Monday, June 6, 2016

Celebrating Community Heroes

The American Red Cross recognizes that heroes come in all shapes and sizes and that ordinary people can do extraordinary things.  At the annual Celebrating Community Heroes Dinner that was held at the Colorado State University in Fort Collins, June 1, 2016, those heroes were recognized for their significant contribution to the community or to the lives of others. The Red Cross presented four awards honoring local heroes during the American Red Cross Celebrating Community Heroes Dinner.

The Heroes Dinner is a celebration of the Red Cross spirit as exemplified in lifesaving heroes in Colorado. A cutting-edge, unique evening of inspiration and entertainment, the Soiree is also the American Red Cross of Northern Colorado Area’s largest fundraiser of the year.

Professional Lifesaver: Weld County Deputy Sheriff Christopher Bashkov and Weld County Deputy Sheriff Dayle Rosebrock saved the lives of separate victims in Greeley less than six months apart. In each incident, the individual overdosed on heroin, which is increasing in popularity in today’s drug culture. Both rescuers responded to their calls, code three, which is the most urgent response. The officers arrived prior to fire or ambulance response which required them to use their extensive training to save two lives. Neither victim was breathing or had a pulse when help arrived, but responded to CPR and were saved. Thanks to these two Deputy Sheriffs, these lives were saved and there is an increased awareness on this growing problem.
Christopher Bashkov

Dayle Rosebrock

Spirit of the Red Cross: The Greeley Fire Department wanted to improve their save rates and help Greeley become a Heart Safe City. For a city to qualify for this status, it is evaluated on the rate of fatal heart attacks, number of people trained in CPR and number of AEDs (Automatic External Defibrillator) available to the citizens in the city. Through the increased training, these individuals felt it was important that city employees, members of the fire department and any other interested individuals, would have the opportunity to be trained in CPR/AED. Every time they had a class, they had more students than they could handle, showing the commitment of Greeley to become a Heart Safe City.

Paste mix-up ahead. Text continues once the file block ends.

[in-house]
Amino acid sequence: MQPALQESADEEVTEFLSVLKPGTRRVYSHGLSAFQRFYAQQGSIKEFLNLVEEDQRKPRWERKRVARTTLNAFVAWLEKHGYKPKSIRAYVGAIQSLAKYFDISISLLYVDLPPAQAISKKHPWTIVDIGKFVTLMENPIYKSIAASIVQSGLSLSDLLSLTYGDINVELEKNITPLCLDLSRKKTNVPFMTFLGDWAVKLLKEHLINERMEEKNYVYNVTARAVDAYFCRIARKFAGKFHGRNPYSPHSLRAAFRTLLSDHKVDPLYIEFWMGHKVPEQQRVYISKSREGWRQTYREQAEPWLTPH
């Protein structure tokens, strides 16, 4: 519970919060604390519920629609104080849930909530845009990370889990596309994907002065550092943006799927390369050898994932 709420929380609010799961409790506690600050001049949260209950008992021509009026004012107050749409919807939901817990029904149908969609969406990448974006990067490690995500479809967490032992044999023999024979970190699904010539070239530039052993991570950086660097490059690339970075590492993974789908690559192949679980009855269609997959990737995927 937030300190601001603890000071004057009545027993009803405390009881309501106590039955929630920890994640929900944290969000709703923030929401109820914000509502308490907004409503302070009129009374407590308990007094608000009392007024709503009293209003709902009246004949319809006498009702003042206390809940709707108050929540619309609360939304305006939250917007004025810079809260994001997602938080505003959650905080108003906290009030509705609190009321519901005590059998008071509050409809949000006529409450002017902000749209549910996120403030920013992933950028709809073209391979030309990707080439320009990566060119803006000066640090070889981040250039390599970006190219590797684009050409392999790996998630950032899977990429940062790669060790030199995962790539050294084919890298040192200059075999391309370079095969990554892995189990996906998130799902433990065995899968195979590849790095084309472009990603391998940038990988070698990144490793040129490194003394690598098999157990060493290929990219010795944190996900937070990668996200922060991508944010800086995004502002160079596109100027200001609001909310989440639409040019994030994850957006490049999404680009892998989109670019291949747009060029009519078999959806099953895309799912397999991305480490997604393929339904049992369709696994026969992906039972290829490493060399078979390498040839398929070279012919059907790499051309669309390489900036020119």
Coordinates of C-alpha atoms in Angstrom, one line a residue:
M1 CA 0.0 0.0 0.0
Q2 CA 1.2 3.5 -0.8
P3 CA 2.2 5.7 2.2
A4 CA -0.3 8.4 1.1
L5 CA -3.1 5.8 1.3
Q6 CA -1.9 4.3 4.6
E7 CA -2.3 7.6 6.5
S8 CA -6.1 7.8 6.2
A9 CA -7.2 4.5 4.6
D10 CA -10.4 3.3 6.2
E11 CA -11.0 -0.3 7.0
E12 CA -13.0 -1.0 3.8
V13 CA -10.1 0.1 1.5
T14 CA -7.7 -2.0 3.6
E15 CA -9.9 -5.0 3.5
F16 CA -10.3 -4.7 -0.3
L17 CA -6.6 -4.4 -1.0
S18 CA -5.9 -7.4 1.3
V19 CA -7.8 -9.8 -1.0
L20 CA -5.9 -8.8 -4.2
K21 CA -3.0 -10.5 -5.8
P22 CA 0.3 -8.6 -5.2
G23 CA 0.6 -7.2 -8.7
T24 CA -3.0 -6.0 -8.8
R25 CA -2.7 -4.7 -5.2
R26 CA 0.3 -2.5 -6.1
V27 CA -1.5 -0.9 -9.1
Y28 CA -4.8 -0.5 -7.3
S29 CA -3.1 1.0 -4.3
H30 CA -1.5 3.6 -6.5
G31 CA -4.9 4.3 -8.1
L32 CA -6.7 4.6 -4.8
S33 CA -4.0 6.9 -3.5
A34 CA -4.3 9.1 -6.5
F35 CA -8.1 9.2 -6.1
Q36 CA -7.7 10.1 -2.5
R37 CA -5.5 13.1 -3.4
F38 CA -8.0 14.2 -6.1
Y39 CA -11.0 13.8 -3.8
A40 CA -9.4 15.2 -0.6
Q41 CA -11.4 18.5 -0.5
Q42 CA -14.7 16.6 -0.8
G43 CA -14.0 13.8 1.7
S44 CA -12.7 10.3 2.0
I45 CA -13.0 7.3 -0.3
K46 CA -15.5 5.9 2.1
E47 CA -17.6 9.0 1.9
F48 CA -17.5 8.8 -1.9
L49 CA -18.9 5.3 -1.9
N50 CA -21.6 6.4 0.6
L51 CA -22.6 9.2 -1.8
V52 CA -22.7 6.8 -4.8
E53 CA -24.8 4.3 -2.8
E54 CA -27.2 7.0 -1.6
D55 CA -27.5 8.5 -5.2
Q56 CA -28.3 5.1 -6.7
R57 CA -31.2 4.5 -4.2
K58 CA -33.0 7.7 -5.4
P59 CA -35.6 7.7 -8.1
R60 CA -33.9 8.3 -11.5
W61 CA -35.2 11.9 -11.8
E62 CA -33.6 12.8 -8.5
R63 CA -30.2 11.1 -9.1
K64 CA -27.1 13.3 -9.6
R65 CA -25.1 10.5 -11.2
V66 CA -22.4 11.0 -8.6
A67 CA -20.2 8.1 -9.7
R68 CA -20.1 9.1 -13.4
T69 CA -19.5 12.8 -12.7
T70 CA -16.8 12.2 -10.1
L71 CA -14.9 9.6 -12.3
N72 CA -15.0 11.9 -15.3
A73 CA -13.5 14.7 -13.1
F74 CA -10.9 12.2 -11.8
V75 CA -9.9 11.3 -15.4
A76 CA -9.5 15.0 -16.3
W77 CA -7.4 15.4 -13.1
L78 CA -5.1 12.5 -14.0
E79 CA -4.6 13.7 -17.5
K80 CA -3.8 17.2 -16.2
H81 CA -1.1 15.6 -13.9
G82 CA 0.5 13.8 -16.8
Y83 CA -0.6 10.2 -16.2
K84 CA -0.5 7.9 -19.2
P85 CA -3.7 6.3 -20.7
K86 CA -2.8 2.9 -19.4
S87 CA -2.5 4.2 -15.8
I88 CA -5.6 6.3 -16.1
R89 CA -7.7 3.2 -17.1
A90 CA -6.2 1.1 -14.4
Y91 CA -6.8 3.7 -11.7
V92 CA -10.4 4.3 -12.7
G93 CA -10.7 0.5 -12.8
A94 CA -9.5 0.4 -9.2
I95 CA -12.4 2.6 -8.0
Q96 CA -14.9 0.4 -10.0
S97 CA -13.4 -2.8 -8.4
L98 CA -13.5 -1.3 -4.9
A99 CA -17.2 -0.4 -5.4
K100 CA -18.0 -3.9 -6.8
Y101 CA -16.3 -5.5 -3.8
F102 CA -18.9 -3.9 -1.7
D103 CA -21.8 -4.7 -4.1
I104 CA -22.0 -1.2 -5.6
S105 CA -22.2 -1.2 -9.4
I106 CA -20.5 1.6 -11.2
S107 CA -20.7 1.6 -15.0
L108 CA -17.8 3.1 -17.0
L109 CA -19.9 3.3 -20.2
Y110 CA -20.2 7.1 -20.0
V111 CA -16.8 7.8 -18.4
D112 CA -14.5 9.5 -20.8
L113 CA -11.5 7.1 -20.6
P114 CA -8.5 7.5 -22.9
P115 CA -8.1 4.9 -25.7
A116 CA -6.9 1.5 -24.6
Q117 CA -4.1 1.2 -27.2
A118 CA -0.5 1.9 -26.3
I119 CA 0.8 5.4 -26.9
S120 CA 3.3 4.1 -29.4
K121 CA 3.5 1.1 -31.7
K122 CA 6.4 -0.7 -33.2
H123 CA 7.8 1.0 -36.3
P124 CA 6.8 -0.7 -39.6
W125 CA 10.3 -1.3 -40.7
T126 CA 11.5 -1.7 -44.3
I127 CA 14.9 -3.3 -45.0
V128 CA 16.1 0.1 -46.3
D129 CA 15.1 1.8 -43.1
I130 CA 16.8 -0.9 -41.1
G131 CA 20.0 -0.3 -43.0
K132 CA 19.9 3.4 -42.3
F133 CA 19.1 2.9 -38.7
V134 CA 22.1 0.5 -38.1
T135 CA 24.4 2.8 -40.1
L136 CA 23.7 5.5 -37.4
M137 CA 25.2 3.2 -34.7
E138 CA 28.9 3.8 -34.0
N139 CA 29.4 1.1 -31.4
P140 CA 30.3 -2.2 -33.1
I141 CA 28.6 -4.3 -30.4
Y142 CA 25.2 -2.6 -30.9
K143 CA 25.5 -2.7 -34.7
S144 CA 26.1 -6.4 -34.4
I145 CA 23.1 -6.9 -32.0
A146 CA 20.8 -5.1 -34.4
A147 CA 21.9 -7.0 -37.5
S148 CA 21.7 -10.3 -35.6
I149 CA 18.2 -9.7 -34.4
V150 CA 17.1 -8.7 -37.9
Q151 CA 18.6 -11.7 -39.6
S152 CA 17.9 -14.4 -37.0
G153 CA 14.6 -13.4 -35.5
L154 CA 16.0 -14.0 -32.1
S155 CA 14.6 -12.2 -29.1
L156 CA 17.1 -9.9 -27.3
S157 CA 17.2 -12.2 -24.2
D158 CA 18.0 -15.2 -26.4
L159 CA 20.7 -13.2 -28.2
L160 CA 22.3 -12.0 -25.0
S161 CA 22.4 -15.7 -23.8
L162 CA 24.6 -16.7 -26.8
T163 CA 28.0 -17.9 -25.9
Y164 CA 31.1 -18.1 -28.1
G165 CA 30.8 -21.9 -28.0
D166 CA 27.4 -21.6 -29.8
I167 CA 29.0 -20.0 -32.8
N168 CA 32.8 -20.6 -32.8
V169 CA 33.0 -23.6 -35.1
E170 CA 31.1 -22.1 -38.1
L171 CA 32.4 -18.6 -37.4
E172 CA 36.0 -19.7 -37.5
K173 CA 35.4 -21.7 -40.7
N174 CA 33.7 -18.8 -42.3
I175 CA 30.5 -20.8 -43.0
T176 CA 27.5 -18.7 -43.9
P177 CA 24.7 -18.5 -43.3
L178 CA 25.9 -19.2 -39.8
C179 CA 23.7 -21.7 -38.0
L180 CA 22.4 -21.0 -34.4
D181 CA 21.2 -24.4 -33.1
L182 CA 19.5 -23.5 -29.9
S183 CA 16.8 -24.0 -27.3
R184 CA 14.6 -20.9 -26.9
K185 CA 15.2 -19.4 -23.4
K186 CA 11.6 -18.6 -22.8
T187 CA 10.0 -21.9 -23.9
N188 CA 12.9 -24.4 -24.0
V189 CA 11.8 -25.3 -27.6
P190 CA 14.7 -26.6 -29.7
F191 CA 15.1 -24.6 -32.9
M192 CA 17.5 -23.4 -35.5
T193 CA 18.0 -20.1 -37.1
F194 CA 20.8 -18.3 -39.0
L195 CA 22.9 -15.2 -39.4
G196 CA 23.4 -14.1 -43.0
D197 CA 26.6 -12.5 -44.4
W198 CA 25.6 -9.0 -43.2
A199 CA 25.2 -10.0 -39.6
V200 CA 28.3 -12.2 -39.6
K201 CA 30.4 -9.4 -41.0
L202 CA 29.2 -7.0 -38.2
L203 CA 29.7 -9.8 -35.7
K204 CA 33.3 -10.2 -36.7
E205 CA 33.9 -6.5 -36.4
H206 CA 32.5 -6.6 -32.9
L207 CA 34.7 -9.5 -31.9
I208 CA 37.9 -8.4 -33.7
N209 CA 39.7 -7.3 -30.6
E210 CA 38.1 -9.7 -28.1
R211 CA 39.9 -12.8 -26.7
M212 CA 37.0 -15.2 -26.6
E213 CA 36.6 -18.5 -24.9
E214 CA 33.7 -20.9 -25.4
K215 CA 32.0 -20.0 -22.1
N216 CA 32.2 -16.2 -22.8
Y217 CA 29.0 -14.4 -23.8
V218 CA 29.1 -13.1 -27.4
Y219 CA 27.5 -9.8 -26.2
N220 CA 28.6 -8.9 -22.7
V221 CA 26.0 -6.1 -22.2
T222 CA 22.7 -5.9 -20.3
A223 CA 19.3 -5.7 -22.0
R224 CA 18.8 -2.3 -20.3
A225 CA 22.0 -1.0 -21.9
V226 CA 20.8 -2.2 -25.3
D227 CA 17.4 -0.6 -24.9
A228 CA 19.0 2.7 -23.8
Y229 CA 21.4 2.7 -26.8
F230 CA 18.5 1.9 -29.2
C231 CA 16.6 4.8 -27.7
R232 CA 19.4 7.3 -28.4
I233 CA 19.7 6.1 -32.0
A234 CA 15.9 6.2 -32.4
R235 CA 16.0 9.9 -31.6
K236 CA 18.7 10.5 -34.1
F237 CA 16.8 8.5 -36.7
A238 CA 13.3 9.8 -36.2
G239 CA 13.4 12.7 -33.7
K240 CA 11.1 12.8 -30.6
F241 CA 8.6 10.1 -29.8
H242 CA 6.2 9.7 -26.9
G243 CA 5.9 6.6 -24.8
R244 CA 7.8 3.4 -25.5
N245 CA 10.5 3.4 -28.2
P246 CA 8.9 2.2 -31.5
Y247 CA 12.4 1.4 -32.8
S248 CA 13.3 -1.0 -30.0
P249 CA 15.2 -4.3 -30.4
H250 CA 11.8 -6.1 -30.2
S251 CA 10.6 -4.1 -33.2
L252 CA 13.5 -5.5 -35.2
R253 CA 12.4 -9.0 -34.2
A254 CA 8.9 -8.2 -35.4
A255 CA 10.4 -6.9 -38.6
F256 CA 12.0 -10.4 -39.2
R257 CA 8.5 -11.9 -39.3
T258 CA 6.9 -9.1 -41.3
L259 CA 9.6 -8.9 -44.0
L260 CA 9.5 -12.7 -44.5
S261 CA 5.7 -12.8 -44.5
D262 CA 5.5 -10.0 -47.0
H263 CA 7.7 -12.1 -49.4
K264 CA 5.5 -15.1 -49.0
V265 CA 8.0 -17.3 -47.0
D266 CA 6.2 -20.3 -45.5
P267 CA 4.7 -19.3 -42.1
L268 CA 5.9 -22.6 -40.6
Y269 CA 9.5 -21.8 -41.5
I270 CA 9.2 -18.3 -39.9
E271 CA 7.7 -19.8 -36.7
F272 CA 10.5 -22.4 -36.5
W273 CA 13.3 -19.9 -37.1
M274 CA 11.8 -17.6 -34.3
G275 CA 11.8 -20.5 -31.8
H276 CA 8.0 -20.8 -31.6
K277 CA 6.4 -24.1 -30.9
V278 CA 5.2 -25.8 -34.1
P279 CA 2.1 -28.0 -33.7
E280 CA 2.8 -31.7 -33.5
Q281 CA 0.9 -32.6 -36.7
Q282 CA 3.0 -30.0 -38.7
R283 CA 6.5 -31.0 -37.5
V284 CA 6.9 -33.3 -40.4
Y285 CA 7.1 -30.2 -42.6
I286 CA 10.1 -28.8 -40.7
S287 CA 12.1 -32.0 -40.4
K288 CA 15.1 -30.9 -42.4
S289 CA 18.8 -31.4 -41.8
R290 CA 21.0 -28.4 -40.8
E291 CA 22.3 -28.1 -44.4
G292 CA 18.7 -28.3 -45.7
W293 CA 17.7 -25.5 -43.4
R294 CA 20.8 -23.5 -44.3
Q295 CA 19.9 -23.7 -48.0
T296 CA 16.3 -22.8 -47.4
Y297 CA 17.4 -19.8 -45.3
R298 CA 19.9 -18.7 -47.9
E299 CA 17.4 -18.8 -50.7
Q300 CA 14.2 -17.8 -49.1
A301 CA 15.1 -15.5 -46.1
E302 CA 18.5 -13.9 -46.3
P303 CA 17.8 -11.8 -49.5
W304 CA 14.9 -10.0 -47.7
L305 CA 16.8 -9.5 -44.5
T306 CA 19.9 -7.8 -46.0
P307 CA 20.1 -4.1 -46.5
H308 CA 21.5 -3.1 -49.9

Janice Perekrestenko

Lt. Bill Diershow

Susan Frame

Commitment to Community: Larimer County Search and Rescue (LCSAR) is one of those organizations you may not know about, but is ready to help you if you need them. They provide search and rescue services throughout Larimer County and are called into action almost every week of the year. Performing their services in the rugged mountains as well flatlands of the Front Range takes a cadre of members willing to put their lives in harm’s way to help others. Each member of LCSAR undergoes hundreds of hours of training and carries a large variety of equipment to each rescue, as they never know exactly what they will encounter on the scene. A common misperception is that these services are expensive but you will never see a bill if you need Larimer County Search and Rescue; this is a volunteer group that gives their time just because they value the lives they same.

Volunteer Lifesaving Award: On July 15, 2015, Tabatha Lang, Thomas Lang and Matthew Rundle heard screams from the beach of Lake Windsor. Tabatha and Thomas Lang starting to assist a 3-year-old child who was not breathing, Matthew Rundle, an off-duty Eaton Police Officer, could see that the Langs needed help in this uncontrolled scene. He stepped in, moving the crowd back to a safe distance and allowing Tabatha and Thomas to start a rescue. The 3-year-old was not breathing, but still had a pulse. It was critically low at 80 beats per minute. Tabatha monitored the child’s pulse and Thomas gave rescue breaths until the child coughed up lake water. Matthew had cleared a path to the child and led rescue personnel to the scene.

Matthew Rundle

Tabitha Lang

Thomas Lang

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